That’s when I learned that cross-country skiing is not just popular in Norway: it’s a religion.
Norwegians are absolutely mad about the sport. You can earn instant affection from any Norwegian by simply asking them which brand of ski wax they prefer.
I decided that if the Norwegians thought cross-country skiing was the best way to enjoy the dark winter, they were probably right. After all, they were spot on about the snow.
To prepare, I went to the local ski shop to buy all the requisite kit as I owned nothing. I approached a tall, fit-looking salesman and told him I was interested in the beginner’s cross-country ski package.
“OK,” he said, “Do you want waxless skis?”
“Uh, not sure,” I said.
“What’s your technique?”
I gave him a blank stare.
“What temperature do you plan to ski in?”
“Are you interested in track skiing or skate skiing?”
I scratched my head.
“Wait here,” he said and walked over to the children’s ski section and grabbed a set of skis.
“These are good waxlass skis for beginners. They’ll give you a lot of traction.”
I was about to complain until I realized I’d have to answer some of his questions to get more sophisticated skis.
After the ski purchase, I headed three hours west of Oslo to a place called Skinnabu to test out my new gear.
On my first outing, I was nervous and a little shaky, but after a few quick and dirty lessons I started to get the hang of it. On my second day out, my confidence levels were up, and the day was gorgeous. As I set out, the sun was shining, the air was clean, and the surroundings were spectacular.
I found the longest trail on the map and started skiing. I’d fall every so often, get in a good stride, get in a bad stride, listen to the nature, and soak in the surroundings. It was heavenly.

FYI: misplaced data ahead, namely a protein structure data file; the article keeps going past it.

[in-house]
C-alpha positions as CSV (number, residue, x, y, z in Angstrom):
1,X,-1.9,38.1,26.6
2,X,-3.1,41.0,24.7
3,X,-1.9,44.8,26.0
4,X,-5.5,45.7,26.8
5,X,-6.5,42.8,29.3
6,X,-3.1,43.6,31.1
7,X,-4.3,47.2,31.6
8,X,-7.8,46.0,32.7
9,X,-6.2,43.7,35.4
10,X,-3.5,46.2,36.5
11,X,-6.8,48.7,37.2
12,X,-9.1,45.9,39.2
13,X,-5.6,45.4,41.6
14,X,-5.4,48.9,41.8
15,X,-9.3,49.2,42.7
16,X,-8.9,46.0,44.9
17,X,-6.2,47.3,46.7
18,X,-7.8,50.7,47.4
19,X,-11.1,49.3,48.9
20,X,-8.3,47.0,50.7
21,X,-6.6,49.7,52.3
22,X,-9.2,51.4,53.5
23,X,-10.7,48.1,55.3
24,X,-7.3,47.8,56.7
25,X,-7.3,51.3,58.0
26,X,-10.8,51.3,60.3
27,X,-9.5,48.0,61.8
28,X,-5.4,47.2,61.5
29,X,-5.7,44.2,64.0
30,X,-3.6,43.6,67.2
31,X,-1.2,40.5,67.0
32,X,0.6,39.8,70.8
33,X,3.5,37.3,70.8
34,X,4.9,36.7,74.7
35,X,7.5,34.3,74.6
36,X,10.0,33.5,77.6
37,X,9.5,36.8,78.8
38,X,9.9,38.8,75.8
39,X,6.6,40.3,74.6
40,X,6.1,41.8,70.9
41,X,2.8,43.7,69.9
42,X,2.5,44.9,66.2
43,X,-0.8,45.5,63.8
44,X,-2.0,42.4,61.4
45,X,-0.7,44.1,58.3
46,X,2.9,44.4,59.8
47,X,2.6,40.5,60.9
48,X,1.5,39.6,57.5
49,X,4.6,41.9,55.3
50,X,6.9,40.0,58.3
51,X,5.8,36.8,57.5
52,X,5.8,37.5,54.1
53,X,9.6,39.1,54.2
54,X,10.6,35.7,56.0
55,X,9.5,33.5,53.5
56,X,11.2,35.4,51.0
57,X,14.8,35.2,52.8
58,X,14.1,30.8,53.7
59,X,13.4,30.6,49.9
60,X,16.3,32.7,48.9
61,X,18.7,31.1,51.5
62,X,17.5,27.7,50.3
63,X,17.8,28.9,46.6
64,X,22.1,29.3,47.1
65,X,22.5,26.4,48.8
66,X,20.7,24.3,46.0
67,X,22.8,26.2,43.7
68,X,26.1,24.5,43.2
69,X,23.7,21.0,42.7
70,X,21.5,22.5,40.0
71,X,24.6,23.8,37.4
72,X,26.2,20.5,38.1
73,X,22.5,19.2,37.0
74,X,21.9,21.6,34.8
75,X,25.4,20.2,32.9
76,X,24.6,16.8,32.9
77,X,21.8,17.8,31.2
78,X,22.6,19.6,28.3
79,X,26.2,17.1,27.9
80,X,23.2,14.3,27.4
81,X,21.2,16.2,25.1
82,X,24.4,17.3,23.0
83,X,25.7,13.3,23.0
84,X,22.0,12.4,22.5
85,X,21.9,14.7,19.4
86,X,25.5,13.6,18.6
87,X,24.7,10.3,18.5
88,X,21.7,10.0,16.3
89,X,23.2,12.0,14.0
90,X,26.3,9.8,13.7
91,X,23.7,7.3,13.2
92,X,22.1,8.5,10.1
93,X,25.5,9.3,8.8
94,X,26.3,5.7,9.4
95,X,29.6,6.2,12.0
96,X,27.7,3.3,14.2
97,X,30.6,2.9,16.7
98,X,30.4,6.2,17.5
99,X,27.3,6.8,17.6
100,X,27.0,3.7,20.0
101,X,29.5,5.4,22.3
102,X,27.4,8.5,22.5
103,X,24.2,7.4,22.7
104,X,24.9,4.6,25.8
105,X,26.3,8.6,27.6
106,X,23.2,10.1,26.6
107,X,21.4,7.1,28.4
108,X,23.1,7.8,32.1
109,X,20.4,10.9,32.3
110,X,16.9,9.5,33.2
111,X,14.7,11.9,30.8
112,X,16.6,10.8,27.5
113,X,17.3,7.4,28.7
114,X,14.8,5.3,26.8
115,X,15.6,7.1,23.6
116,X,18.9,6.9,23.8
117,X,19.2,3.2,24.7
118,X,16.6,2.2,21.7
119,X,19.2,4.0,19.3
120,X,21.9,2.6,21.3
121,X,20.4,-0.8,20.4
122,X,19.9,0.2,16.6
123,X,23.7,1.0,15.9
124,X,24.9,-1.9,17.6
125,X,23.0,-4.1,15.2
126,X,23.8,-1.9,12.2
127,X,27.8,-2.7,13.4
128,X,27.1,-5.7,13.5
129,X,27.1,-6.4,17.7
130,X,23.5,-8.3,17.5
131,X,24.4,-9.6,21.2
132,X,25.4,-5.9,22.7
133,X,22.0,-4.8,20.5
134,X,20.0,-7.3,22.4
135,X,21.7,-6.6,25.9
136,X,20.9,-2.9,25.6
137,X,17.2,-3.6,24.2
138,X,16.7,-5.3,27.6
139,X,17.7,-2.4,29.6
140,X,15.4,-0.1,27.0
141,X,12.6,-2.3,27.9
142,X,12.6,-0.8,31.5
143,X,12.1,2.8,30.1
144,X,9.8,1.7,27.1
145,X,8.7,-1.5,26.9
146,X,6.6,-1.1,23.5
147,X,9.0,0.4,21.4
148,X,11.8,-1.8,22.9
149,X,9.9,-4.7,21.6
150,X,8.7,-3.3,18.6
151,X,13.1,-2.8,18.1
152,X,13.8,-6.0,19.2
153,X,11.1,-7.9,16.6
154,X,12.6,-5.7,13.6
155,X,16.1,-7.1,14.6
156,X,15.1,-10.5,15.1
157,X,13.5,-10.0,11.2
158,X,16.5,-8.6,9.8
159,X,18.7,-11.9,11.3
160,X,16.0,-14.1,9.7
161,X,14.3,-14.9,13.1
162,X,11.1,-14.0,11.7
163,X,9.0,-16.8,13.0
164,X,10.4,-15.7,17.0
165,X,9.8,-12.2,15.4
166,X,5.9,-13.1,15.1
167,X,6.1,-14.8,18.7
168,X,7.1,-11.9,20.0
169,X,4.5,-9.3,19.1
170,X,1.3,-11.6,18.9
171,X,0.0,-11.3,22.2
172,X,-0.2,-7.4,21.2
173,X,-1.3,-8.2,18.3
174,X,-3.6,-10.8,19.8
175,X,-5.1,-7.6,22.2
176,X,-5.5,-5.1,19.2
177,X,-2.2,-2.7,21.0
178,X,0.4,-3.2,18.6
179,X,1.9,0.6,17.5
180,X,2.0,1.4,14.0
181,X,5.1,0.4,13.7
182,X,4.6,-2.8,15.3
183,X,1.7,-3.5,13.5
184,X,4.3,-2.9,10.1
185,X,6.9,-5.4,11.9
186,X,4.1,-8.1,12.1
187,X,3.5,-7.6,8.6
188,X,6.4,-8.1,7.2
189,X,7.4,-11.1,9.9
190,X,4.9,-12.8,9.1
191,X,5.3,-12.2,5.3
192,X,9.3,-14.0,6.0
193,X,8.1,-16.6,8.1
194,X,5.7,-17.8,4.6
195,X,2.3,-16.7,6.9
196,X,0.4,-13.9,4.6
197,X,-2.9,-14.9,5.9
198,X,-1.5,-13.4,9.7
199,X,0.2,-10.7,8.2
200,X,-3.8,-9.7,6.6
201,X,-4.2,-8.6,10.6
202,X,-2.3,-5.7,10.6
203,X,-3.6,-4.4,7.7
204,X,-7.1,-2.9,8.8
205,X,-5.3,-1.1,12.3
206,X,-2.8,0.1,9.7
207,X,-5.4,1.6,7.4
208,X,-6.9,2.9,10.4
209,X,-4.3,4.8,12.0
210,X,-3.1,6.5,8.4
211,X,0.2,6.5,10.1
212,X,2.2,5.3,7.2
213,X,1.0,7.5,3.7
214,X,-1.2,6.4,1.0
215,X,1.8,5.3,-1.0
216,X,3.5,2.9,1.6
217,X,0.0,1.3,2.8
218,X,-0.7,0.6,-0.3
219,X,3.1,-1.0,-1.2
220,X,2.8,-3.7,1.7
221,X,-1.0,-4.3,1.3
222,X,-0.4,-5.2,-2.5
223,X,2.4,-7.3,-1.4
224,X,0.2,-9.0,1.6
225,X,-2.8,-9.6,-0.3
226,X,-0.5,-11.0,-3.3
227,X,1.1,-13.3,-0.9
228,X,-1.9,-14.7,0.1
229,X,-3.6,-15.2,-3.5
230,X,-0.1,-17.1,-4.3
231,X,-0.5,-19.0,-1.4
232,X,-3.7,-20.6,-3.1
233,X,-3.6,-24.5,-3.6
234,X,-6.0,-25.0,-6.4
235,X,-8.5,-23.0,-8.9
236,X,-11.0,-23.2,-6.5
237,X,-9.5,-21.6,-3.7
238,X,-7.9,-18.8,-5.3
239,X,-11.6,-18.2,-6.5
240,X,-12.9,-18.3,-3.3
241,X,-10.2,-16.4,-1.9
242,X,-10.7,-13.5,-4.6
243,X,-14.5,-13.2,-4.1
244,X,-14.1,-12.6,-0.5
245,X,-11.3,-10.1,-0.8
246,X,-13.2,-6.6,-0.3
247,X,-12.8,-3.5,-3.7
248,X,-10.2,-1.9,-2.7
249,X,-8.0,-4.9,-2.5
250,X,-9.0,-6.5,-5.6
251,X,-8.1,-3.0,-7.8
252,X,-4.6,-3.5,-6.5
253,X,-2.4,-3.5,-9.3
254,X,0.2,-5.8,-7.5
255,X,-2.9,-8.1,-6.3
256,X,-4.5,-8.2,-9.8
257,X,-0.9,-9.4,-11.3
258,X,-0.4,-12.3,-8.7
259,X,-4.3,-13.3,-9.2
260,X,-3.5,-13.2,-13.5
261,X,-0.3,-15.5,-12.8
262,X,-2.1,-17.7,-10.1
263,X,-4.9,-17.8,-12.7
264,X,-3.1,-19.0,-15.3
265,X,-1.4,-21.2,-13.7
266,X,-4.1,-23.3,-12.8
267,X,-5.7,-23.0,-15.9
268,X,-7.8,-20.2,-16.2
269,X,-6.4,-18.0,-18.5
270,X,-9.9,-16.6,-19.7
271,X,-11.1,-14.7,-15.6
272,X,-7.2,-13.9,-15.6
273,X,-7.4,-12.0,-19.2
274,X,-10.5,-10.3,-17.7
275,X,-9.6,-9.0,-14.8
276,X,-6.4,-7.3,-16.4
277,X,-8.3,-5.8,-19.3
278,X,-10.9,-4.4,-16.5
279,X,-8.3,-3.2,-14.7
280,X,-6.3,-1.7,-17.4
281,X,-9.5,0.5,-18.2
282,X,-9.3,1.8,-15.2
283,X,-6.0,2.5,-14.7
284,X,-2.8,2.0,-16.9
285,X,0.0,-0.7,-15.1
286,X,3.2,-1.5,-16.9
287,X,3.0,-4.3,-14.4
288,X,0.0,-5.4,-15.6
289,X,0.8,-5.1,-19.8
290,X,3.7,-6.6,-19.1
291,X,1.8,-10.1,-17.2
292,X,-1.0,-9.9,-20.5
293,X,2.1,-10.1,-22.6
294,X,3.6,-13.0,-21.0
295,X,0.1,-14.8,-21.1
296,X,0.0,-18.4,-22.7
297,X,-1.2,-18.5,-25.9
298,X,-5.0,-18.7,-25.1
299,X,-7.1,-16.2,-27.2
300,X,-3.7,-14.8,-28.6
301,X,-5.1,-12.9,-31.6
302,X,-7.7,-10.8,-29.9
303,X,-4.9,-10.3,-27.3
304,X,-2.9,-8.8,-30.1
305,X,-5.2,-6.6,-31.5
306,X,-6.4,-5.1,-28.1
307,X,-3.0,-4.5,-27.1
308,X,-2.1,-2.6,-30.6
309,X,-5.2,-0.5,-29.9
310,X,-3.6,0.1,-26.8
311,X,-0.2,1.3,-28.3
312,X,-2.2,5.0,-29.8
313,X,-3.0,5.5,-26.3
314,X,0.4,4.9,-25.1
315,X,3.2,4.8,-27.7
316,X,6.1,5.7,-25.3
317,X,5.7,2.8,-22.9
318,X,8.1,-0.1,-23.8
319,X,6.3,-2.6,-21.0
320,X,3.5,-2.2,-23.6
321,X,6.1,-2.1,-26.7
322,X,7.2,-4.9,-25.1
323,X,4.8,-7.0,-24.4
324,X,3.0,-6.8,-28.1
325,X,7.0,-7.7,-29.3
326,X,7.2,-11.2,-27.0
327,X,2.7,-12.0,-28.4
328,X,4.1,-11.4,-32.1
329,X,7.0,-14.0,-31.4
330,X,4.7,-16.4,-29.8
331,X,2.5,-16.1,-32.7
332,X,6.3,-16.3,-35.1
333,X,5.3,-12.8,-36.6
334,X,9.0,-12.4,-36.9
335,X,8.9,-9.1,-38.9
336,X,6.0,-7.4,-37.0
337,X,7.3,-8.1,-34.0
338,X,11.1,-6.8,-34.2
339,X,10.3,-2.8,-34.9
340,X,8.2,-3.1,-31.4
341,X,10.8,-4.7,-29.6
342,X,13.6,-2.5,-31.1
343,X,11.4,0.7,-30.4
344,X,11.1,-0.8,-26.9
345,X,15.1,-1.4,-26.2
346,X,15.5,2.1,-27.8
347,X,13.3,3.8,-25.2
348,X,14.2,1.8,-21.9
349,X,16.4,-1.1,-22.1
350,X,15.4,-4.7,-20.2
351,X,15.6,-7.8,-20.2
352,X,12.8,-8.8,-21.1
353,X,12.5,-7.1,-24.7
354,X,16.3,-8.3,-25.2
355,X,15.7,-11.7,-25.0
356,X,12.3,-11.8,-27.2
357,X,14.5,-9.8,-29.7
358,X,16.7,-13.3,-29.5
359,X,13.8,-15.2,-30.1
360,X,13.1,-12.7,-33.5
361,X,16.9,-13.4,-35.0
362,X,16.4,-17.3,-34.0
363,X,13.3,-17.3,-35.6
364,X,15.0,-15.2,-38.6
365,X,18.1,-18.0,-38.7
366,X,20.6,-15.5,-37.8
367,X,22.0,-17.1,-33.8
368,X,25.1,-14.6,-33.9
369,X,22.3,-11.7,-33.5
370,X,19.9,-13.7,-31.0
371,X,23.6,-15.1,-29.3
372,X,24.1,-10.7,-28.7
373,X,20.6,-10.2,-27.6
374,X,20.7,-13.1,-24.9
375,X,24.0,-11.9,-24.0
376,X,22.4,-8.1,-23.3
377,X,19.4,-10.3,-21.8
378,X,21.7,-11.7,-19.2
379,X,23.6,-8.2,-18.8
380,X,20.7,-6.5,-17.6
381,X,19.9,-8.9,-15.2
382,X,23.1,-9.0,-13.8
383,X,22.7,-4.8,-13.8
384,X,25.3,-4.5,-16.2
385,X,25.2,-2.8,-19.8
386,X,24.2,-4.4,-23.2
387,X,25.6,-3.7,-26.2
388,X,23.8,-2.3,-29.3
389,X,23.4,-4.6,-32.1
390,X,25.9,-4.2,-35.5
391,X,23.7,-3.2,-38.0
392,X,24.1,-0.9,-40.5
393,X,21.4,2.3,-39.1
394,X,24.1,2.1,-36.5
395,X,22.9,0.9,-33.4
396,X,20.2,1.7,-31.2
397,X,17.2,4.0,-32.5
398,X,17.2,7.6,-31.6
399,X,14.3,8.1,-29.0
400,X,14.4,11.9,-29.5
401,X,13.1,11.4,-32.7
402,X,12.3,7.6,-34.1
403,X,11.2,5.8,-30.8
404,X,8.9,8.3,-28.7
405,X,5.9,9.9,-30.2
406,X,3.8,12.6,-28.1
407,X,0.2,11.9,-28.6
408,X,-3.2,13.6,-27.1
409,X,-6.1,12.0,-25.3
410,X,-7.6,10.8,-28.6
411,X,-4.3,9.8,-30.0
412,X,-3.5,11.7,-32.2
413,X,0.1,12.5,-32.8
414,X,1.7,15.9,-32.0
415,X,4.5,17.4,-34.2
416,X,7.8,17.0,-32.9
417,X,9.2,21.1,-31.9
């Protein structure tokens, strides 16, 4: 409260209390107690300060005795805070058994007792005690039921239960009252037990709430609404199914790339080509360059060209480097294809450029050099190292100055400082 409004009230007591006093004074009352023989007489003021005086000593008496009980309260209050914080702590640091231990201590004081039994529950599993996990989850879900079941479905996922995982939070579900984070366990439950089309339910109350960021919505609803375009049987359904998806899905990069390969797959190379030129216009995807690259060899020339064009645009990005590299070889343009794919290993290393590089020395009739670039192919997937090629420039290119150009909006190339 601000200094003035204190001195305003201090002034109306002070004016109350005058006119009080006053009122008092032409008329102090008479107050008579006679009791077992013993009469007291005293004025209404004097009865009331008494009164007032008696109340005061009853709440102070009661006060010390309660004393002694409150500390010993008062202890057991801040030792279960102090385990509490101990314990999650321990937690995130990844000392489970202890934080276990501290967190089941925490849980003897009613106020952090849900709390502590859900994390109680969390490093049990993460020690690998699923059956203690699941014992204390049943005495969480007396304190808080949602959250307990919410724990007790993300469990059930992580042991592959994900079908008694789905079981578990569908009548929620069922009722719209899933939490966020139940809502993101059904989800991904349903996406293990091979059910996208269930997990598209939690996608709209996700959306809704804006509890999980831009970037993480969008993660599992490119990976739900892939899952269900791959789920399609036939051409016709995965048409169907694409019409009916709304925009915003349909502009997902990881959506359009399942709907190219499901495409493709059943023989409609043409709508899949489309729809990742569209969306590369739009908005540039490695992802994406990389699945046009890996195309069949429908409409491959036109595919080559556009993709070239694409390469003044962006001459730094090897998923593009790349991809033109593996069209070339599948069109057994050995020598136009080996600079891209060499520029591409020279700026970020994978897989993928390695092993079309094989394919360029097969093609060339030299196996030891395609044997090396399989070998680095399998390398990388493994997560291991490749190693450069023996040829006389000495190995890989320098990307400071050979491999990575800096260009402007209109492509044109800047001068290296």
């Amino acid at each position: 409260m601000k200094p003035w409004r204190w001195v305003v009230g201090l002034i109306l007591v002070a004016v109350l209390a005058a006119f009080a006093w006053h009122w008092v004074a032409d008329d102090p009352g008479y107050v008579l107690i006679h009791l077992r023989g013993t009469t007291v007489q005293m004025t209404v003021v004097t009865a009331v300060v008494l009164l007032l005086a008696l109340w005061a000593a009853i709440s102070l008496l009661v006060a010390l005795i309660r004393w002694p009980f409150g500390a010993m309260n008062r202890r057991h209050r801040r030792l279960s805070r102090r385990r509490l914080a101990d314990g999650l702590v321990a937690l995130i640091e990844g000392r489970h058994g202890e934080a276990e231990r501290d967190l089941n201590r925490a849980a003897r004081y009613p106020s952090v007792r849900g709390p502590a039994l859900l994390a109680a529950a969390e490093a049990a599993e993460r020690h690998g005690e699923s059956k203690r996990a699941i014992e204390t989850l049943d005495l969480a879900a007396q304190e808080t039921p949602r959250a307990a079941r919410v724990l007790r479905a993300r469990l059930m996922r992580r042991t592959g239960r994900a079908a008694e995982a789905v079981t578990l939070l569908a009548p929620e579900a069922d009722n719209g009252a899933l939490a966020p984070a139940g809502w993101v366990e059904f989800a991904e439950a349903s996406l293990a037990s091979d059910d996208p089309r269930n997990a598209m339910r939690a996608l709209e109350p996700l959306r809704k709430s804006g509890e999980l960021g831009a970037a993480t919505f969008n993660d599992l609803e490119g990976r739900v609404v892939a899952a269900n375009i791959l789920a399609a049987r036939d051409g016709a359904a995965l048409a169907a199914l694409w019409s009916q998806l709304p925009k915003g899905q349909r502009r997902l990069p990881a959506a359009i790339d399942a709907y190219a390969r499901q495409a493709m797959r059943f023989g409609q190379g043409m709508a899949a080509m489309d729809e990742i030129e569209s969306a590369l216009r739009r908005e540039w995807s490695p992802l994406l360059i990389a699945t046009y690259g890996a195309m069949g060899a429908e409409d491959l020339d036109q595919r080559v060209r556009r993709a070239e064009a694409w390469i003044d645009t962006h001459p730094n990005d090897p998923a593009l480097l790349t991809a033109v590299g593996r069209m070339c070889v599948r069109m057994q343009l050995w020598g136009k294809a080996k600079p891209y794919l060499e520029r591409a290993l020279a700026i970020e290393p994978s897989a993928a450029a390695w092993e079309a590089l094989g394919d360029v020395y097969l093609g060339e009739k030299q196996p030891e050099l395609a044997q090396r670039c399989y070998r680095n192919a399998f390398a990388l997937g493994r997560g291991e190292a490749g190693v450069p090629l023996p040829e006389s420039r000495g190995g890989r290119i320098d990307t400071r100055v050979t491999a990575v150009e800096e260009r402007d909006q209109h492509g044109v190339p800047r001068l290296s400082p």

When the day was over my only thought was: When can I ski again?
I even counted the number of ski weekends that remained until the snow would melt.
There’s a wonderful book written by Michael Booth called, “The Nearly Almost Perfect People: the Truth Behind the Nordic Miracle.”
In it he reveals why Scandinavians are consistently rated the happiest people on Earth as well as some of the corkier aspects of life here.
Since I’ve arrived to Norway, I’ve been constantly wowed by most Norwegians I’ve encountered. Not only are they amazingly fit and healthy, they seem to move about their day in a relaxed and easeful manner.
I can now say with certainty that snow is the key to surviving the dark, Norwegian winter. Not only do you survive it, you thrive.
When your world gets dark and dreary, I challenge you to look for the snow: Look for a way to make the dark times lighter. And maybe that way is something you think you’ll hate (as was my case with the snow).
If winter is making you gloomy, then get out of your routine, go outside, connect with nature, learn a new sport, or simply bundle up and do a few snow angels.
Does the weather ever get you down? What do you do to enjoy it instead? Post your thoughts below.